Irish Economy on the Rise
Alan McQuaid is a leading economist and media commentator. He has previously worked with the Department of Finance and several Irish firms including both Merrion Stockbrokers and Cantor Fitzgerald Ireland. This month he has given us his current market analysis for Q4 2021, going into 2022.
Despite the ongoing uncertainty caused by the Covid-19 pandemic across the globe, the Irish economy continues to recover strongly. The most recent figures from the Central Statistics Office show that the economy – as measured by GDP – grew by 6.3% in the second quarter of 2021 compared to the first three months of the year. On an annual basis, GDP posted growth of 21.6% in the second quarter, as the economy was in the depths of the Covid-19 crisis last year. In the first half of 2021, GDP was 16.3% higher in real terms than the same period in 2020 and was 20.8% higher than the first quarter of 2019 (pre-Covid-19).
All in all, the Irish economy grew three times faster than the Eurozone average in the second quarter and now looks on course to post real GDP growth of between 15% and 20% this year, a phenomenal performance all things considered.
The country’s unemployment rate, including people receiving temporary Covid-19 jobless benefits, fell to a new pandemic low of 10% in September from 12.4% in August. The unemployment rate – including those getting the Pandemic Unemployment Payment (PUP) – stood at 15.9% in September of last year. Excluding recipients of the PUP, the jobless rate fell to 6.4% from 6.5% the month before. The Department of Finance forecasts that the overall unemployment rate will average 7.2% next year and fall to 6% in 2023 as the economy continues to recover.
On October 12, Budget 2022 was presented to the Dáil. Finance Minister Paschal Donohoe said the cost of running the country would be €87.6 billion and that he had €4.7 billion to increase public spending and reduce taxes. Most of that amount (€4.2 billion) is going on public spending. To accommodate people working from home he introduced a 30% tax rebate on vouched expenses for heat, electricity and broadband. The Minister said the 9% VAT rate on the hospitality sector would be extended to the end of August 2022. To help reach the Government’s target of building 33,000 houses a year until 2030, he proposed a zoned land tax, but the opposition jeered when he made it clear it would be at least two years before it came into effect. On climate change, the Minister said “future generations will not tolerate inaction from the leaders of today”, adding that “they deserve action”. As a result, he raised Carbon tax by €7.50 per tonne (as set out in the Finance Act 2020).
Ireland has agreed to adopt a 15% minimum corporate tax rate after several months of negotiations with the Organisation for Economic Co-operation and Development (OECD). The Irish government insisted on the removal of the term “at least” 15% with regard to the amount each country should charge and demanded a guarantee that it won’t be forced to increase the amount at a later date.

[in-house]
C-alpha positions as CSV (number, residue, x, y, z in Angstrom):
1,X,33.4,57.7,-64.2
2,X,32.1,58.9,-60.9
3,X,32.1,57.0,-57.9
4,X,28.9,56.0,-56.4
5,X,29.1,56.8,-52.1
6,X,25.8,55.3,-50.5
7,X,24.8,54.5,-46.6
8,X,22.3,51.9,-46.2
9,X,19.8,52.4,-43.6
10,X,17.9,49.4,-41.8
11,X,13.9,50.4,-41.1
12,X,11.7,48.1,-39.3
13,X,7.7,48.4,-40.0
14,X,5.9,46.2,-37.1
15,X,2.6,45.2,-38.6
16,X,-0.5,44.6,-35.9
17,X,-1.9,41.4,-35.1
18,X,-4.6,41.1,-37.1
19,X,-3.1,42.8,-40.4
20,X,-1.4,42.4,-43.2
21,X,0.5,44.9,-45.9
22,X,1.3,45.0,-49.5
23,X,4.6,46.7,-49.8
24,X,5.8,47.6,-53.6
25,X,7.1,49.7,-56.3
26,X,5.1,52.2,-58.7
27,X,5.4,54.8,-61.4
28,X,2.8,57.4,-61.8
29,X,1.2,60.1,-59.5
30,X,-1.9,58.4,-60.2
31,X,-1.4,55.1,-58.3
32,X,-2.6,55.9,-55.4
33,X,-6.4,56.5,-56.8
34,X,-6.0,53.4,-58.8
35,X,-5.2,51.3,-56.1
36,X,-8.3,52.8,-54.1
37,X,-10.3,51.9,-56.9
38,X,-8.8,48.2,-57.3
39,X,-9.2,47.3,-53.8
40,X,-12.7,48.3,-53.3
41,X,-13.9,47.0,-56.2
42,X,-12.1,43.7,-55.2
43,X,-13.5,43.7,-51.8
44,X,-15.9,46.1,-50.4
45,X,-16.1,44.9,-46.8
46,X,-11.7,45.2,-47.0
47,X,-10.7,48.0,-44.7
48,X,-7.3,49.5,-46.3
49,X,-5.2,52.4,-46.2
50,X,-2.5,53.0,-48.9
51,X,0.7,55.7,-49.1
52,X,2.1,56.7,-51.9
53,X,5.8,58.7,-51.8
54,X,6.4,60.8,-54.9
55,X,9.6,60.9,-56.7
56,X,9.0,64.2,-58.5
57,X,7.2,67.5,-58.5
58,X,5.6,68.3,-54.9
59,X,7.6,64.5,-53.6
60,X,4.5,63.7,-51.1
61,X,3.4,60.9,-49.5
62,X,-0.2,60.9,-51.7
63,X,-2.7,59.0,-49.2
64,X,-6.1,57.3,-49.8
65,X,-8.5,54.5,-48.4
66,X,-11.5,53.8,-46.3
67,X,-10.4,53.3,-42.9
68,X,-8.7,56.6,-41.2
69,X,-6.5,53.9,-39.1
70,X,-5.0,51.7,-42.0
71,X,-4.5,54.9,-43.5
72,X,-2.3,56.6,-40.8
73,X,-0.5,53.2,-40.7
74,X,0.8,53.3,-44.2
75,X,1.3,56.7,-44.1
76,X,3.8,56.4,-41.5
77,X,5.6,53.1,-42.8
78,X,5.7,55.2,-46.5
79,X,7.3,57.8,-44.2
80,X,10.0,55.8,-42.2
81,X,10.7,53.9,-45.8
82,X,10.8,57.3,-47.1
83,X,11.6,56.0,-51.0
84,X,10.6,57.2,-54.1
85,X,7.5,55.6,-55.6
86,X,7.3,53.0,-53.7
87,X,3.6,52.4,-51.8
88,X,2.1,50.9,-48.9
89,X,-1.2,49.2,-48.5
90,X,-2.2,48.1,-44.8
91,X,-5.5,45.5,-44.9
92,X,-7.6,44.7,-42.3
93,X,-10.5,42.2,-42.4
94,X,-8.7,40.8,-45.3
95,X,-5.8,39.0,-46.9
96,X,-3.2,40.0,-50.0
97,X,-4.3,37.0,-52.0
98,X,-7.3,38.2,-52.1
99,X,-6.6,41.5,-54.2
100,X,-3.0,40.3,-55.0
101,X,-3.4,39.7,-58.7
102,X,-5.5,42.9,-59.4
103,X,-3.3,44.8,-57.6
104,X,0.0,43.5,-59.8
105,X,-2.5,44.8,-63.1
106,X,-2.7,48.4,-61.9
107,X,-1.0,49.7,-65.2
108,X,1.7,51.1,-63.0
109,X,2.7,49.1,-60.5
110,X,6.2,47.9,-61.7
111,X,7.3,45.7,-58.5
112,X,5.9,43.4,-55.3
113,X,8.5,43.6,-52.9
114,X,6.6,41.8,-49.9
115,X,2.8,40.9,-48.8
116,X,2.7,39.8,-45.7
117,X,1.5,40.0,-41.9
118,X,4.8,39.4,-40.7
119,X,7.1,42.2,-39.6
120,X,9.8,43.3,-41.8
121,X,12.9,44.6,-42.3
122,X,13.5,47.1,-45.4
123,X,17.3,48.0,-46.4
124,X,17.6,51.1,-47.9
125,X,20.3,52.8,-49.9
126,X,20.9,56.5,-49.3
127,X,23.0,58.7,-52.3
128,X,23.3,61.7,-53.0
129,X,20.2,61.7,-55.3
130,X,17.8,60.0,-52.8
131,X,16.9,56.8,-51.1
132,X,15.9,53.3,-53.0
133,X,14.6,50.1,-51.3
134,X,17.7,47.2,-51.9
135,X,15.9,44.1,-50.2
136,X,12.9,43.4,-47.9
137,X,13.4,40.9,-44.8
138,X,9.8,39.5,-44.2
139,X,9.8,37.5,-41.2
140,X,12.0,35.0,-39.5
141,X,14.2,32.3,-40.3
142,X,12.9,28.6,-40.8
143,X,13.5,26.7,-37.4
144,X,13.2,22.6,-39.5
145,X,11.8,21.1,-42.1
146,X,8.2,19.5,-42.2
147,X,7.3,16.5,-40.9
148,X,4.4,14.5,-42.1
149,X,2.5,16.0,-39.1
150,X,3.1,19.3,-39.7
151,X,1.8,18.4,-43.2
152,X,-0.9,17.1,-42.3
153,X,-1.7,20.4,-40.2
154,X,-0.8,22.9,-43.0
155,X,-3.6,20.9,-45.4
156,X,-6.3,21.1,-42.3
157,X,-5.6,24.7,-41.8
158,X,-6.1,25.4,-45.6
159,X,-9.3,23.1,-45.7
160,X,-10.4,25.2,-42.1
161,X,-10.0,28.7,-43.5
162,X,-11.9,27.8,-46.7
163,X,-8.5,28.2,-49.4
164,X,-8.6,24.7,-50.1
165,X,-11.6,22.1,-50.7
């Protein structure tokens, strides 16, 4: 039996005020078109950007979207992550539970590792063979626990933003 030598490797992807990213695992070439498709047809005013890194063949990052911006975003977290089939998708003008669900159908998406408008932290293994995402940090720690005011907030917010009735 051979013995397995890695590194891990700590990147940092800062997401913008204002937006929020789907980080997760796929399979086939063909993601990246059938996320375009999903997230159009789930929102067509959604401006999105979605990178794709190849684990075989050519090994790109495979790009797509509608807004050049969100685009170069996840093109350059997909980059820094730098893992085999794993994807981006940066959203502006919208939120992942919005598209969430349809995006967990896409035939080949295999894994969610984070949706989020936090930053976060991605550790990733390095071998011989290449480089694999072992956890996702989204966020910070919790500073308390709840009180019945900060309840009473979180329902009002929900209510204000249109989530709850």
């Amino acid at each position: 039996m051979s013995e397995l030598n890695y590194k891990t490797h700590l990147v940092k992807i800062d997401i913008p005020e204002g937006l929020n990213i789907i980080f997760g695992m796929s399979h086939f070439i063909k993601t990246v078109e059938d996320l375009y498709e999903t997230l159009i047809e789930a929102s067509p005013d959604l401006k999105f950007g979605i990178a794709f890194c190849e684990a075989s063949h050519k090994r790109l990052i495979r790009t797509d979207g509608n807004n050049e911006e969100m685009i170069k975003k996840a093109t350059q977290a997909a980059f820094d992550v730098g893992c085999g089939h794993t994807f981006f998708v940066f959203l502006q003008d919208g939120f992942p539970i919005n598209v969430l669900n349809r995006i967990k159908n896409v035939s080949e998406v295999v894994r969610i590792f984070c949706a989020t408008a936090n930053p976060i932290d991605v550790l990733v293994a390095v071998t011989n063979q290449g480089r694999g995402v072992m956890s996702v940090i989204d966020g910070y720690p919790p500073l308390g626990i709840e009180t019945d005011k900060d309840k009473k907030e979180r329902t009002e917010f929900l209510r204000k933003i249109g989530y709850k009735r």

The 15% rate will only apply to multinational giants with a turnover of more than €750m. The Department of Finance has estimated that the cost to the Exchequer from the rate being increased could be as much as €2 billion a year as companies now decide to go elsewhere, but even with a higher rate of 15%, Ireland remains a very attractive place to do business given its young, highly educated and flexible workforce.
Consumer prices rose by 3.7% in September, which was the biggest annual increase in inflation since October 2008. The main contributor to inflation was energy costs: electricity was up 20.5%, gas prices were up 14.2% and home heating oil was up 46% in the year. The Department of Finance has forecast that inflation will peak at 4.5% in the final quarter before falling back below 2% next year. However, it said the average rate could be closer to 3.5% in 2022 if there are higher energy prices, prolonged global supply chain disruptions and greater short-term economic demand.
House price inflation rose to a three-year high of 10.9% in August as panic buying, low borrowing costs and increased working from home fuel greater activity in the market. The average price paid for a home across the State is approximately €20,271 higher than it was 12 months ago while average prices in Dublin are €43,682 higher. Many had predicted property values would decline as a result of the pandemic but a number of factors – increased savings, home working and expatriates returning from London after Brexit – have led to an acceleration in prices.
Despite the sharp rise in inflation in recent months the majority of the ECB’s Governing Council believe the pick-up in prices is only transitory, caused in the main by supply chain disruptions as a result of Covid-19. The latest economic forecasts from ECB staffers point to inflation falling back again below target over the next couple of years. However, prices are rising across the board as businesses try to recoup the losses they incurred, and economies return to some sort of normality. As a result, the ECB will probably be forced into remedial action sooner than it thinks.
Meanwhile, average interest rates offered to Irish mortgage borrowers have softened slightly over the past year, with the weighted average rate on new home loan agreements standing at 2.74% in August, according to figures from the Central Bank, down 9 basis points on August 2020, but the rates borrowers pay in the Irish market still remain well above the Eurozone average of 1.27%. We are seeing a steady reduction in the rates offered by various providers across the board, and this is likely to continue for the immediate future as the cost of credit remains low and competitors vie for business from Irish mortgage customers.